DENVER (AP)--Here is the good news about rising prices for milk: Dairy farmers are on the verge of turning years of losses into profits.
Low supply and strong demand are pushing milk prices sharply higher, helping producers recover from a depression that decimated the dairy industry in Colorado and the rest of the nation.
"We've had the lowest prices I've seen in 25 years during the past couple of years," dairy farmer Tom Camerlo of Florence, Colo., said. "It's driven a lot of people out of business. Now we're going to get prices that might help farmers."
Prices paid by milk processors to Colorado dairy farmers reached about $16 per 100 pounds of milk this month and may climb to $20 or higher next month. That would be the highest price on record and double the $10 per hundredweight that producers received a year ago.
The U.S. Department of Agriculture has forecast that increased raw milk prices will cause a 4 percent to 6 percent increase in retail prices for dairy products this year.
"We'll choose to price things to put our best foot forward," said Safeway spokesman Jeff Stroh. "Sometimes that means absorbing cost increases or not passing the full amount on to customers."
For milk producers, problems began two years ago when prices began plummeting because of a supply glut. But higher beef prices led dairy farmers to sell some of their herds for meat production, and the domestic mad cow disease scare limited the ability of U.S. producers to increase dairy herds.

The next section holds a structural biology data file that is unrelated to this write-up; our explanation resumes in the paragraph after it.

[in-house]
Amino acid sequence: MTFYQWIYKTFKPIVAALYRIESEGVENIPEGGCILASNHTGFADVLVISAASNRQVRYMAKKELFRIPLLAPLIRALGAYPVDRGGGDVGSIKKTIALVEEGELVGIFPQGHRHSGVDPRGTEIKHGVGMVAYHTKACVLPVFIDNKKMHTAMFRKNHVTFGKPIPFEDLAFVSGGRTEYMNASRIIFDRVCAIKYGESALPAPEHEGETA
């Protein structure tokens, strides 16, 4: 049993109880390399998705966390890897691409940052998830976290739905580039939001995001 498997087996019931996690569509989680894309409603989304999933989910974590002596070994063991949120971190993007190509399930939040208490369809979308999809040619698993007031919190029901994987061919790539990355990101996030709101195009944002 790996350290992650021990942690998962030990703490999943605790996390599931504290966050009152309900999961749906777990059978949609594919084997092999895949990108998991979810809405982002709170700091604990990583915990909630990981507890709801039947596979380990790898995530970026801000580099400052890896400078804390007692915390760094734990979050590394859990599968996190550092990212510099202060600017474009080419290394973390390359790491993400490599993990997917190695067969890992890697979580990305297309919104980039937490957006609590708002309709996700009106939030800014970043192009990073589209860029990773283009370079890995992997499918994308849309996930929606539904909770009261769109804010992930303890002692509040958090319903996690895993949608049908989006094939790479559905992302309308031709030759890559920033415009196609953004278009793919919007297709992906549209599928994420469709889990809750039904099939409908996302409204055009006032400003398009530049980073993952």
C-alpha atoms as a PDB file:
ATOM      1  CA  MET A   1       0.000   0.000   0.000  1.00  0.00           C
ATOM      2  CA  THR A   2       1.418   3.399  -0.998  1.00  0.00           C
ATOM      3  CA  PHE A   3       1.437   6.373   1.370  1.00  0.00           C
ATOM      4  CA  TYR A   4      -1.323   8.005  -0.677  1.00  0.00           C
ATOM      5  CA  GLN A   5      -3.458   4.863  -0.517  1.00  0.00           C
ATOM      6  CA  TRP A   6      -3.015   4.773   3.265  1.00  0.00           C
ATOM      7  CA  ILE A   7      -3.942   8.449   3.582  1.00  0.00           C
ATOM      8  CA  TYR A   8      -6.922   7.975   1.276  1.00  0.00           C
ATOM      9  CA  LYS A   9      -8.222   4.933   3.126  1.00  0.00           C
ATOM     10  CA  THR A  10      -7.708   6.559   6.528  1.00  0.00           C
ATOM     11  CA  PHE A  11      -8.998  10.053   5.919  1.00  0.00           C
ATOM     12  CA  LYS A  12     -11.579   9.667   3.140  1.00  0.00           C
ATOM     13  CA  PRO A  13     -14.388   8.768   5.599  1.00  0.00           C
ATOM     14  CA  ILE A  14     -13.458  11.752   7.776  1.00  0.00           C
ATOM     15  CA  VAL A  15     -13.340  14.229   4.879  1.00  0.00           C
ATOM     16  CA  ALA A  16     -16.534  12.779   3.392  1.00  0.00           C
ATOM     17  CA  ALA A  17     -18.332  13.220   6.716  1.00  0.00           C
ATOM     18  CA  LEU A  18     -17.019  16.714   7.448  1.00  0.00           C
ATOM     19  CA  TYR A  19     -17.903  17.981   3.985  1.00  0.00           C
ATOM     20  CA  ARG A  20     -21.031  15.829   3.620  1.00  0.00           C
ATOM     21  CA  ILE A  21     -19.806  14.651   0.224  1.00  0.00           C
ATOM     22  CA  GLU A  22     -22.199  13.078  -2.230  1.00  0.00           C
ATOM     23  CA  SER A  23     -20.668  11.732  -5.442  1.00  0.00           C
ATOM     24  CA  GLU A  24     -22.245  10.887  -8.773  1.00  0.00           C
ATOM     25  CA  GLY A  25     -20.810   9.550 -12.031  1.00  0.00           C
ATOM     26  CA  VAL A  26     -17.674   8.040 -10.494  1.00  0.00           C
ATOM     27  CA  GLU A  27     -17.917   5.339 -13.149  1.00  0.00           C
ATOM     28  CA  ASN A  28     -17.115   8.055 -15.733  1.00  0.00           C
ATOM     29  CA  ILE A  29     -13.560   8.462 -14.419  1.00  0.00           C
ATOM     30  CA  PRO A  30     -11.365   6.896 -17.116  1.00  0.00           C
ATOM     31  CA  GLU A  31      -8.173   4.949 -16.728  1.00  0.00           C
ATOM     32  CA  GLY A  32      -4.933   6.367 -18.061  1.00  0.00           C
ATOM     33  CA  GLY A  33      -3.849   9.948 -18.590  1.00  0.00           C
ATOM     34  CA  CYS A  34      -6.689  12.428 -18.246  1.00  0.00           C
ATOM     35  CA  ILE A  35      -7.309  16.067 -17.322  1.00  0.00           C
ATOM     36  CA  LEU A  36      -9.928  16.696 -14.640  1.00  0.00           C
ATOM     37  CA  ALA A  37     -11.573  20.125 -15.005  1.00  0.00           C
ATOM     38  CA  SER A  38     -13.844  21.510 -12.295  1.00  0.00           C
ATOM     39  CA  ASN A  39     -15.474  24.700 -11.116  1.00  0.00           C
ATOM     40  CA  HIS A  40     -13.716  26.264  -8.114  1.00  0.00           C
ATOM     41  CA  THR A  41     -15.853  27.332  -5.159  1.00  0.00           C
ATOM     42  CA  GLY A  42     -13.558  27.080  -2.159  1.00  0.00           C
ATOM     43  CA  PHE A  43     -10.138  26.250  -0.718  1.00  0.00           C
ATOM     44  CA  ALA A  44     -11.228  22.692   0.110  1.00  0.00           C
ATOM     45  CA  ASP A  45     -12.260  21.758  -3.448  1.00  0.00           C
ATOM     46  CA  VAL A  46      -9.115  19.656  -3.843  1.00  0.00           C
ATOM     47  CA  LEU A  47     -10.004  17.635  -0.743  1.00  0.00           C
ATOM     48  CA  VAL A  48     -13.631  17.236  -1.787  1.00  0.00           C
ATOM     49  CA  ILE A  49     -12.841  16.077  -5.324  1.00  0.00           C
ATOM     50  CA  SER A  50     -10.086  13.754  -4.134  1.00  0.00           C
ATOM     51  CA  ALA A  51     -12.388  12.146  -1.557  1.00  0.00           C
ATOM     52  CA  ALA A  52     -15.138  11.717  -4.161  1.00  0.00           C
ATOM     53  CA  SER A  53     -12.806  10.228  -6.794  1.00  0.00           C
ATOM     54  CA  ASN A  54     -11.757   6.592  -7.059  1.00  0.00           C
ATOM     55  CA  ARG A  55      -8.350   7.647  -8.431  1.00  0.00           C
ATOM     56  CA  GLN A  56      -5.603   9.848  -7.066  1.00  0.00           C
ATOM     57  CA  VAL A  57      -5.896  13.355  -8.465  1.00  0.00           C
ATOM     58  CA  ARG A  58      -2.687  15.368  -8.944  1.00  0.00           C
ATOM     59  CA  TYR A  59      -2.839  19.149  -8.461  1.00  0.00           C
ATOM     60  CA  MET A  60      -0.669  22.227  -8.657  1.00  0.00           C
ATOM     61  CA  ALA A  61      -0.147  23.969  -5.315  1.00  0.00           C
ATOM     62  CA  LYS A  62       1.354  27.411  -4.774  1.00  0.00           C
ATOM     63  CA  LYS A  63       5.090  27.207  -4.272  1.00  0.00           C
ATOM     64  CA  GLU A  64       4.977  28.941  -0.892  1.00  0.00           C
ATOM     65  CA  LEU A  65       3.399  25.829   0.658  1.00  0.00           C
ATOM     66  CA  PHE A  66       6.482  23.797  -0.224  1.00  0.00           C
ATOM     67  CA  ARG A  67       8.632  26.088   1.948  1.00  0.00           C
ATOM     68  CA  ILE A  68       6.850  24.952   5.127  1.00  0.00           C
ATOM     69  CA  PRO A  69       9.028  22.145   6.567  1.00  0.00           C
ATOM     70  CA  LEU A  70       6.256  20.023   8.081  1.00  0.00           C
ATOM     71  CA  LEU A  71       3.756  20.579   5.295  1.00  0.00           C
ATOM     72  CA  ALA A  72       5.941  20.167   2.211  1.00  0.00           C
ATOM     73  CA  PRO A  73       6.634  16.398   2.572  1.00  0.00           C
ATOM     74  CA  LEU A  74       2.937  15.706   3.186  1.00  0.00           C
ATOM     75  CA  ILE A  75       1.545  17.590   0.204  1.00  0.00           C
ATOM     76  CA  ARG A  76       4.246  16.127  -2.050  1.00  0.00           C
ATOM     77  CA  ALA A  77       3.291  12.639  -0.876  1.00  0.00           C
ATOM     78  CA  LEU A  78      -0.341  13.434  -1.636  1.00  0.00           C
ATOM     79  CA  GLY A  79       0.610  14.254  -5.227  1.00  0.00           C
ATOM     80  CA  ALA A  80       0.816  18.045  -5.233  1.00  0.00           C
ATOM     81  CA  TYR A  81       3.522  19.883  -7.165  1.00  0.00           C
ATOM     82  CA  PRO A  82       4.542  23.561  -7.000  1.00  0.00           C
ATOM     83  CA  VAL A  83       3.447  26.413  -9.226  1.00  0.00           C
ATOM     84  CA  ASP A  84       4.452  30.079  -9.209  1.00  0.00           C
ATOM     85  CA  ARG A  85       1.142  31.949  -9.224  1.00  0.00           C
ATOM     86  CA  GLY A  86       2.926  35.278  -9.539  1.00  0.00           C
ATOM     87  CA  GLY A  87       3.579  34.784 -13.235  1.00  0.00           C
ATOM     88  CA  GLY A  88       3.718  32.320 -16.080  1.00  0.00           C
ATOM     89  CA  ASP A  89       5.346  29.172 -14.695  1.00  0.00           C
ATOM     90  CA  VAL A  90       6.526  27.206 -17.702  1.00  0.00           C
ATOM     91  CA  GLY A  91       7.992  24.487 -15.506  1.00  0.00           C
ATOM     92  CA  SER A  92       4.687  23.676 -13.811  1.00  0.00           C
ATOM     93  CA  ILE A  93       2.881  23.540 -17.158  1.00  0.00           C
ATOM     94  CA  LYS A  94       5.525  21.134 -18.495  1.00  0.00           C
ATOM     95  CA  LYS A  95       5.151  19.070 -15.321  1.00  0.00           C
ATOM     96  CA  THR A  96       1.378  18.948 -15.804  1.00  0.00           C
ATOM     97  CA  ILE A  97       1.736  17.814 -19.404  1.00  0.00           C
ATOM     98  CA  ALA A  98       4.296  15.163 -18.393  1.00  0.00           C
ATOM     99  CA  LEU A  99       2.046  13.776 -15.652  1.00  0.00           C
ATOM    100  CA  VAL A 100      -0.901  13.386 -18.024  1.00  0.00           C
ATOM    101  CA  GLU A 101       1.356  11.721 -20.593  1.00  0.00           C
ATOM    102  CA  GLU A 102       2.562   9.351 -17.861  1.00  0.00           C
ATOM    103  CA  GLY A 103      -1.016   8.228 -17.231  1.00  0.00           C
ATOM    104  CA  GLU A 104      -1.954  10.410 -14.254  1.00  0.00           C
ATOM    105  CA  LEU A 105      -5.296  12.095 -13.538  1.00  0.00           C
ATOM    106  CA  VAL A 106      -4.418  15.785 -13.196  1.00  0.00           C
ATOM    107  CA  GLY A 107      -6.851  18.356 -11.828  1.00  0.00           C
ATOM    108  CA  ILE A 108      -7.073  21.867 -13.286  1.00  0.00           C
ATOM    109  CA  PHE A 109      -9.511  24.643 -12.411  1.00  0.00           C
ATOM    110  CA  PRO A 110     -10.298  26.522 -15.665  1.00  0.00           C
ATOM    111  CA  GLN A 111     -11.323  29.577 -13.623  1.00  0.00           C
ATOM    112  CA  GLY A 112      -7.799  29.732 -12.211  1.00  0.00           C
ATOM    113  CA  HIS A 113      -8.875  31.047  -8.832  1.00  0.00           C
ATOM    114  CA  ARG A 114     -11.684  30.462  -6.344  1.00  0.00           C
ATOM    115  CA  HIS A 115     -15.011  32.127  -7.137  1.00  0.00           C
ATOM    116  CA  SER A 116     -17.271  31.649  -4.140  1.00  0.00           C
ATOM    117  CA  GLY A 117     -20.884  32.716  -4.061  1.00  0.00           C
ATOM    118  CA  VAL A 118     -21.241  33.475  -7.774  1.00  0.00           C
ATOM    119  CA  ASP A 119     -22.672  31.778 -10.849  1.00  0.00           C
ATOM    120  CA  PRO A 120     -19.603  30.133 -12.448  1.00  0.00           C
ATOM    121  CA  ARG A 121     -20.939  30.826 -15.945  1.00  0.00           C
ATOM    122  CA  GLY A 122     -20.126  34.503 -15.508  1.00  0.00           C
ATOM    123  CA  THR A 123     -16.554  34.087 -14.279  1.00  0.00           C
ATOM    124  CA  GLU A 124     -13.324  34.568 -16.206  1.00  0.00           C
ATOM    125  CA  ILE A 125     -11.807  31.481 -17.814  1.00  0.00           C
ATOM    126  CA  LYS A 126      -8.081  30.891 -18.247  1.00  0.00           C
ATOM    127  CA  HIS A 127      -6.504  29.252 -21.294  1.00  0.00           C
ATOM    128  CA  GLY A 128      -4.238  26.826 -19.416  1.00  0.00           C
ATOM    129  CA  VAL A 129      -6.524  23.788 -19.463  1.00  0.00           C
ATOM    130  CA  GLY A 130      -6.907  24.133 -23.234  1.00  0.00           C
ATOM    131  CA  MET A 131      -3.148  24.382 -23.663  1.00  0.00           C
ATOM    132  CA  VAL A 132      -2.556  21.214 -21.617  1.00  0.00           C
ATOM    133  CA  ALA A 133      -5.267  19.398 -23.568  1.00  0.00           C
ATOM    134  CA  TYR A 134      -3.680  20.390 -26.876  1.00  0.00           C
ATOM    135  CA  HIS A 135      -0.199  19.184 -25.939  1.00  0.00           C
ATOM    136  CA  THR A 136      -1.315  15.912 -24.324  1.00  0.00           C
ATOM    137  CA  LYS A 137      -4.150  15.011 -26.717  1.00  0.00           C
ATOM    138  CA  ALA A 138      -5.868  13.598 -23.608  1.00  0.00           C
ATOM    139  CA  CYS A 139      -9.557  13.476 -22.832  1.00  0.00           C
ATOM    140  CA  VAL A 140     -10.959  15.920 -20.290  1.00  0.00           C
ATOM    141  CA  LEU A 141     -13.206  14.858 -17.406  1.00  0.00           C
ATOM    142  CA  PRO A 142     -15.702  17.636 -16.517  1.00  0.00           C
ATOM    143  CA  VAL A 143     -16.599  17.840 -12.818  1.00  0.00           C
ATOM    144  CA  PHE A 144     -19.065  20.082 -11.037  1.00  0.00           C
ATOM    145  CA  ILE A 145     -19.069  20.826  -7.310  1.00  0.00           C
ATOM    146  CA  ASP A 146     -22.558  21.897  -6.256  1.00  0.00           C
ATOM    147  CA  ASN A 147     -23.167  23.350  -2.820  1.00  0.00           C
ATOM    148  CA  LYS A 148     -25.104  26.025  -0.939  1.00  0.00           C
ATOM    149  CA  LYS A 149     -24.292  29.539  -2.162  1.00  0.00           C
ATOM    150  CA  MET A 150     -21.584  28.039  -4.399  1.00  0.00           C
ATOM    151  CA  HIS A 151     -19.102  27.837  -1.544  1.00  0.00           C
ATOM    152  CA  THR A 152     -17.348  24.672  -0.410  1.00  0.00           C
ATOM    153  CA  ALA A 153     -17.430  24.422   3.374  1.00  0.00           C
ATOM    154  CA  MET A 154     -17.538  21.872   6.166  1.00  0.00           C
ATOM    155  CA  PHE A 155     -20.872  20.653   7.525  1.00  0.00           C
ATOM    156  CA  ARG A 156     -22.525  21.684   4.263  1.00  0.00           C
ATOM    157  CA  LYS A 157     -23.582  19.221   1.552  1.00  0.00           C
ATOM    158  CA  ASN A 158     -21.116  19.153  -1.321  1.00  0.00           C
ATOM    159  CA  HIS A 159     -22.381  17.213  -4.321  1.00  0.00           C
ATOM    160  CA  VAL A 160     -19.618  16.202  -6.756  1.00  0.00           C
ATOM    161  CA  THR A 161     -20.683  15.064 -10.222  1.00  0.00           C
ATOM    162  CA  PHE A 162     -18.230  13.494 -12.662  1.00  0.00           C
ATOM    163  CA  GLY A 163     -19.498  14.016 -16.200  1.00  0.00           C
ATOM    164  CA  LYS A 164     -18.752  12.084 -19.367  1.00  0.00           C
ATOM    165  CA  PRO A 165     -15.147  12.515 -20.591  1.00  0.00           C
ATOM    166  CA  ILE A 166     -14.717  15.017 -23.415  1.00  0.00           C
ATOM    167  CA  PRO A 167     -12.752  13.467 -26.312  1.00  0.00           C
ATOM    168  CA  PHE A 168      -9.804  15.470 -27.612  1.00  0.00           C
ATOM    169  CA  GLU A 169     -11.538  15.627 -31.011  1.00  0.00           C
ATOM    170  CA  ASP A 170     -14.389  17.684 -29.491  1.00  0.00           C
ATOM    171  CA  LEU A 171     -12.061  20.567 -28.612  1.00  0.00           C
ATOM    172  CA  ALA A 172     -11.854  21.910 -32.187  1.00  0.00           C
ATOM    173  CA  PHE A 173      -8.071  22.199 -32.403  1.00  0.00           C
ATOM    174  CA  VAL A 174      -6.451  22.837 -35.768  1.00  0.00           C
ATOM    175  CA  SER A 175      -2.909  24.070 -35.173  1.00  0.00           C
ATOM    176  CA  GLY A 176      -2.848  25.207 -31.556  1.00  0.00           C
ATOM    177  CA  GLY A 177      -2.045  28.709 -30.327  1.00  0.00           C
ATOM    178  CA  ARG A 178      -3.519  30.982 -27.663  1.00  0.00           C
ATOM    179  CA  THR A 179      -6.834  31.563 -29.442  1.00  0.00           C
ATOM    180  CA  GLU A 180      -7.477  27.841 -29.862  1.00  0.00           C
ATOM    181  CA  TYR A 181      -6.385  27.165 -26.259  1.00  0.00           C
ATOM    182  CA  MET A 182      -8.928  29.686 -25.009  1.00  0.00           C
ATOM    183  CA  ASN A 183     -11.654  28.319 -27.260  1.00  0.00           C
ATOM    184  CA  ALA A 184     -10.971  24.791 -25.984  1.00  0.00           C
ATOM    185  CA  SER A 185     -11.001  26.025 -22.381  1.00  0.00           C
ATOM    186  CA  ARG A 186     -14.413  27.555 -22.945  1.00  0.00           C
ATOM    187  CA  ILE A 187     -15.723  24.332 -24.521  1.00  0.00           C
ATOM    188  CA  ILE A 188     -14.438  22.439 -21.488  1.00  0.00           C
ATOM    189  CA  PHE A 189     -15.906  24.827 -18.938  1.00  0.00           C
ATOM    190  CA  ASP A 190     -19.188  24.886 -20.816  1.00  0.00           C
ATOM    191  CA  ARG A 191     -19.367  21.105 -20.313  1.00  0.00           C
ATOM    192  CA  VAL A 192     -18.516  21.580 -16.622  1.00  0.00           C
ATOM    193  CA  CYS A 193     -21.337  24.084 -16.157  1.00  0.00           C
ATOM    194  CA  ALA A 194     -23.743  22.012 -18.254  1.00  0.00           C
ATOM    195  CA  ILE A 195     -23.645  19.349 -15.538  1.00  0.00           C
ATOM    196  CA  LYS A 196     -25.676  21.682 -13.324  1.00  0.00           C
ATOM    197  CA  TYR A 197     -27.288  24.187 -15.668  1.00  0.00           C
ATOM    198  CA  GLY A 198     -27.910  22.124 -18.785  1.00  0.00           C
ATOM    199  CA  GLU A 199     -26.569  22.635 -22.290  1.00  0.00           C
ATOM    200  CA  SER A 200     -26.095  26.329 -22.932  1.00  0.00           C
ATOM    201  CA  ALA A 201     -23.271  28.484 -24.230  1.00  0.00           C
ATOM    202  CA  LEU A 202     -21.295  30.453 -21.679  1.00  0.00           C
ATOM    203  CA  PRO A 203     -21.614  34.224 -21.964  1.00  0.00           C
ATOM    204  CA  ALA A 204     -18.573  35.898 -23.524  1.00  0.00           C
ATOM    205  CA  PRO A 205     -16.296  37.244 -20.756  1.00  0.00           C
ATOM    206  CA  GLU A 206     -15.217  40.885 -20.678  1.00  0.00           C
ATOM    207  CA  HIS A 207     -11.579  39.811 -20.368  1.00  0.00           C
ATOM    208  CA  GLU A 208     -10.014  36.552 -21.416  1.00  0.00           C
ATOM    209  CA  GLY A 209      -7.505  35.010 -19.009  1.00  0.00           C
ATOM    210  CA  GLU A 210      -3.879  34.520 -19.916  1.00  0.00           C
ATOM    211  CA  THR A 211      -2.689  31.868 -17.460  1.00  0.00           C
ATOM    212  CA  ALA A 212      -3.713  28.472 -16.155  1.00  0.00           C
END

Drought has also lowered the nutrient value of cattle feed, resulting in less milk production.
Some dairy farmers have been forced into bankruptcy over the past two years, said Greg Yando, deputy commissioner of the Colorado Department of Agriculture and a former dairy farmer.
"A lot of them got caught in a timing issue," he said. "They might have just expanded their operations or increased their debt, and then when milk prices went south, it was devastating."
Aside from the impact of plunging prices, Colorado dairy farmers have consolidated, reducing their numbers from about 600 in the 1970s to 162 today.
Nationally, the number of dairy farms has dropped in recent years to about 80,000.
"When you can fit every dairy farmer in the U.S. in a football stadium, that's getting pretty scary," Yando said. "But for the ones who have survived, the forecast is very bright."